Indeed, will it do so? I like Silverlight a lot; though I appreciate that to a Flash developer it may seem pointless. It does a lot of stuff right: small download, powerful layout language, cross-platform (with caveats), rich media, fast just-in-time compiled code.
Still, what intrigues me is how Silverlight has come from nowhere to what seems to be a central position in Microsoft’s product strategy in just a few years. What’s the business case? Or is it just that someone high up experienced a moment of horror – “Flash is taking over in web media and browser-hosted applications, we gotta do something”?
Let’s eliminate a few things. It’s not the design and developer tools. Making a profit from tools is hard, with tough competition both from open source, and from commercial companies giving away tools to promote other products. I don’t know how Microsoft’s figures look for the Expression range, but I’m guessing they bleed red, irrespective of their quality. Visual Studio may just about be a profit centre (though the Express series is free); but Silverlight is only a small corner of what it does.
Nor is it the runtime. Adobe can’t charge for Flash; Microsoft can’t charge for Silverlight.
I asked Twitter for some ideas. Here are some of the responses:
migueldeicaza @timanderson, my guesses:WinServer built-in-steaming;Strengthening .NET ecosystem, and client-server interactions;Keep share in RIA space
IanBlackburn @timanderson Isn’t Silverlight going to become the "Microsoft Client" and central to s+s? Apps built with it can be charged in many way
harbars @timanderson no doubt with annoying adverts
mickael @timanderson isn’t silverlight a defensive move against other RIA platforms (like Adobe’s one)? They might only plan selling developmt tools
jonhoneyball @timanderson In the long term by hosting tv stations’ internet traffic and providing the charging/hosting/download/player model.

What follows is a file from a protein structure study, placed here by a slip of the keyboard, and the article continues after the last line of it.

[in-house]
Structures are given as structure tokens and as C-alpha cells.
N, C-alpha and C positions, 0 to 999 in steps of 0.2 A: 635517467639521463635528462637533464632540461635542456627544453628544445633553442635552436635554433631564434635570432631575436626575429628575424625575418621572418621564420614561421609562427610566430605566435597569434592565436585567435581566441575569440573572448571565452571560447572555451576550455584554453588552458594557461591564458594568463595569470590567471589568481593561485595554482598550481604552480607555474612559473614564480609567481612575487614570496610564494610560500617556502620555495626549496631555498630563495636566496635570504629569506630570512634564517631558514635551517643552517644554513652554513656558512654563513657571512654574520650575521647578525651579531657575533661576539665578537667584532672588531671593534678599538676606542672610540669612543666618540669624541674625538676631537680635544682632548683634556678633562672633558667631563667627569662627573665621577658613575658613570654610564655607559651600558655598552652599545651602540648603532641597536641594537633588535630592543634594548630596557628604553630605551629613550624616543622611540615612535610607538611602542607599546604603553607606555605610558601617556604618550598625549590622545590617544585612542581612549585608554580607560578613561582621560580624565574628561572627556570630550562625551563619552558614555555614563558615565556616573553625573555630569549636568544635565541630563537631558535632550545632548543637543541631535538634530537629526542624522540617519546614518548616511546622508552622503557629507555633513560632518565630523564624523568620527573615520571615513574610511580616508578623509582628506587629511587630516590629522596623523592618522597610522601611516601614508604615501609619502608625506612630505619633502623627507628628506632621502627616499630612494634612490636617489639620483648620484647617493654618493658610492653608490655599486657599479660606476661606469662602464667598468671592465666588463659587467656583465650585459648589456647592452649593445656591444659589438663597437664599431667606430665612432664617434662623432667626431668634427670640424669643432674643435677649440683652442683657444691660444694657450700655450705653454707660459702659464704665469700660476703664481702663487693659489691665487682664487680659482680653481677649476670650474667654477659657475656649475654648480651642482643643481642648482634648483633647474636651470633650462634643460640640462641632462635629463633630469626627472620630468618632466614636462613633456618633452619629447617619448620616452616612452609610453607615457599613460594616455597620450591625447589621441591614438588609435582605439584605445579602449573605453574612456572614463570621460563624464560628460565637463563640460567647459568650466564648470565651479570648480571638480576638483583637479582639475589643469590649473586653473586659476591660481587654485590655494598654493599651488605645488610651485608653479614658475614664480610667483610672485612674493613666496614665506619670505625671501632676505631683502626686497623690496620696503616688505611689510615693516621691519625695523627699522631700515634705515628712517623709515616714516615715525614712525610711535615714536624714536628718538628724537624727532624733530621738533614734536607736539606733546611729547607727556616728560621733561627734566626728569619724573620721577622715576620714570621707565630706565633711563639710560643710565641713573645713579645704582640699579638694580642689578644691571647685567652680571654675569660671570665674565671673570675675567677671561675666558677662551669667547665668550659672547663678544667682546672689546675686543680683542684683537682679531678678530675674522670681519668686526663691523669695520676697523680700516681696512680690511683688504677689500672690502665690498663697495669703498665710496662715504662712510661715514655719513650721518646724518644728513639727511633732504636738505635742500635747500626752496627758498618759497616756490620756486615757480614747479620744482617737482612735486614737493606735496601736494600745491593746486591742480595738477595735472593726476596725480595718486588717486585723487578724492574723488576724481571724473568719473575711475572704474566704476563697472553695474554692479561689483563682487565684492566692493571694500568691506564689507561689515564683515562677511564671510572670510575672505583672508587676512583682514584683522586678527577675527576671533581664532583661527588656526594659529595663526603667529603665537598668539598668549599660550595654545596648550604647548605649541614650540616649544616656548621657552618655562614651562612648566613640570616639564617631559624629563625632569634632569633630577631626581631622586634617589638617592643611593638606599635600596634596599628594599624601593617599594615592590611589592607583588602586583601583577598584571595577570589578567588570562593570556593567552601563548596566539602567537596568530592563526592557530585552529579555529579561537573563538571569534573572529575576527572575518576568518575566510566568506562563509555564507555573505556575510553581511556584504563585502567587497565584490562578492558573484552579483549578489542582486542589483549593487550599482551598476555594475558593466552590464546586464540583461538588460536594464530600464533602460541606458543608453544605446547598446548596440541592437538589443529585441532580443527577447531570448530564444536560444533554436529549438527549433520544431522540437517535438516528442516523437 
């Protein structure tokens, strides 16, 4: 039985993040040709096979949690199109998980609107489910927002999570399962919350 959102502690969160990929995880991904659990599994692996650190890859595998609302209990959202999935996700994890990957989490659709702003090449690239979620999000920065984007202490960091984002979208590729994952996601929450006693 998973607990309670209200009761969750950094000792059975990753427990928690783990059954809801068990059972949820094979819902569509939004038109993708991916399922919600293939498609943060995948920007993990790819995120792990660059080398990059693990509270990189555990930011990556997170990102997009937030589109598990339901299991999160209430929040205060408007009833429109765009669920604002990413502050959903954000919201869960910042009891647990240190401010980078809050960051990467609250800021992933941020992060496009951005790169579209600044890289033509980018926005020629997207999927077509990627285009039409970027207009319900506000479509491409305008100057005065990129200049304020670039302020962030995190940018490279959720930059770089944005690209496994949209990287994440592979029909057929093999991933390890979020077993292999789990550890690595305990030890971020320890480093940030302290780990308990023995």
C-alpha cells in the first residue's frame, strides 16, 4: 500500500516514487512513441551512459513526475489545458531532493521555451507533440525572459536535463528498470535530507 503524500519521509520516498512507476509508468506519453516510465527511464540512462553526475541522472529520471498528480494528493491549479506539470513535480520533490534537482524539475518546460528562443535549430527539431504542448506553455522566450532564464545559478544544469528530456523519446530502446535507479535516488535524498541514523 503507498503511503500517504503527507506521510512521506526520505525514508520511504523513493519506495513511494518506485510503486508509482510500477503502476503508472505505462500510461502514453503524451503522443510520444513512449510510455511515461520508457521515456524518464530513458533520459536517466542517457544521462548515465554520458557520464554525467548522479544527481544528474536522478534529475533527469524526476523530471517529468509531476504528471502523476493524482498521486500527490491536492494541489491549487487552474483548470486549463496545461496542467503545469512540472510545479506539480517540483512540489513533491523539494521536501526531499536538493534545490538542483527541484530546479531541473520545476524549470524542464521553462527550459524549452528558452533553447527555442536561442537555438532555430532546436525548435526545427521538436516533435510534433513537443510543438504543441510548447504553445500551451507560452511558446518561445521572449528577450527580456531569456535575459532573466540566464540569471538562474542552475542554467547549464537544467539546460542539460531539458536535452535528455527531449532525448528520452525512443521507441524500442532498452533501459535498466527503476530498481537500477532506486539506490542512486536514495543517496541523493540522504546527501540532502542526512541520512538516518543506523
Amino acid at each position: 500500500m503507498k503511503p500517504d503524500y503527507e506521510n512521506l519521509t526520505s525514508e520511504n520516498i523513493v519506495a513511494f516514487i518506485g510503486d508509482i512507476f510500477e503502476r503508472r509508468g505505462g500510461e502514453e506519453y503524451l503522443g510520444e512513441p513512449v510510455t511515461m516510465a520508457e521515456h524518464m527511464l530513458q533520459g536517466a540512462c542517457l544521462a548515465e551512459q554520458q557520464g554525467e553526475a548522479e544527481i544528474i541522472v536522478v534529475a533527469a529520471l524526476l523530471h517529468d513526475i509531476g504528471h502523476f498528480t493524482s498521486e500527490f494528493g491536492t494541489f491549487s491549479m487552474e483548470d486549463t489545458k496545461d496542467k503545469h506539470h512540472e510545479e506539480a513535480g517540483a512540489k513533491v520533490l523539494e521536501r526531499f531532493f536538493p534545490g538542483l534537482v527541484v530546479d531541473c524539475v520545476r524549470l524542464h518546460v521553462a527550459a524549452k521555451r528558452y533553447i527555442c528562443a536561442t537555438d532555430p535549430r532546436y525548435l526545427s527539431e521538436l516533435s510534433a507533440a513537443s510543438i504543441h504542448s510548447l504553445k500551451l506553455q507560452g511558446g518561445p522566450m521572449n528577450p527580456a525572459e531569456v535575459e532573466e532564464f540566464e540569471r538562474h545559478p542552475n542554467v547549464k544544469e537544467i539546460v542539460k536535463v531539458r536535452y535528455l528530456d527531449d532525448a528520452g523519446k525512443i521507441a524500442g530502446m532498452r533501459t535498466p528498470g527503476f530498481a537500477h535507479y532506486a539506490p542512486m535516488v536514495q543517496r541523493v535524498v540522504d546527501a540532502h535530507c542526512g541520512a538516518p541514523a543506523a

jonhoneyball @timanderson ie azure cloud + silverlight + someone elses content = ms revenue. no, it wont work, but its not unexpected ms-think.
jonhoneyball @timanderson why no work? price war to come on cloud host/delivery etc Someone will host BBC for free. Game over
There are two main themes here. One is media streaming; as the Internet takes over an increasing proportion of broadcasting and media delivery (note recent comments on Spotify) Microsoft plans to profit from server-side services. The challenges here are that there may be little money to be made; Adobe has a firm grip on this already; and Apple will do its own thing.
The other is about applications. This is the bit that makes sense to me. Microsoft knows that the era of Windows desktop clients, while not over, is in long-term decline; and that applies to applications like Office as well as custom business applications. Silverlight is a strong client platform for web-based alternatives. So I’m voting for Ian Blackburn’s comment above: it’s the Microsoft Client.
If that’s right, we’ll see Silverlight embed itself into more and more of Microsoft’s products, from desktop to server, just as Adobe is gradually remaking everything it does around Flash.
The difference is that Microsoft has far more invested in the status quo: selling Windows and Office. I’m guessing that there are heated internal battles around things like Web Office. The briefing I attended at the 2008 PDC on Office Web Applications was fascinating in respect of its ambivalence; for every web feature shown, the presenters wanted to emphasise that desktop Office was still the thing you should have.
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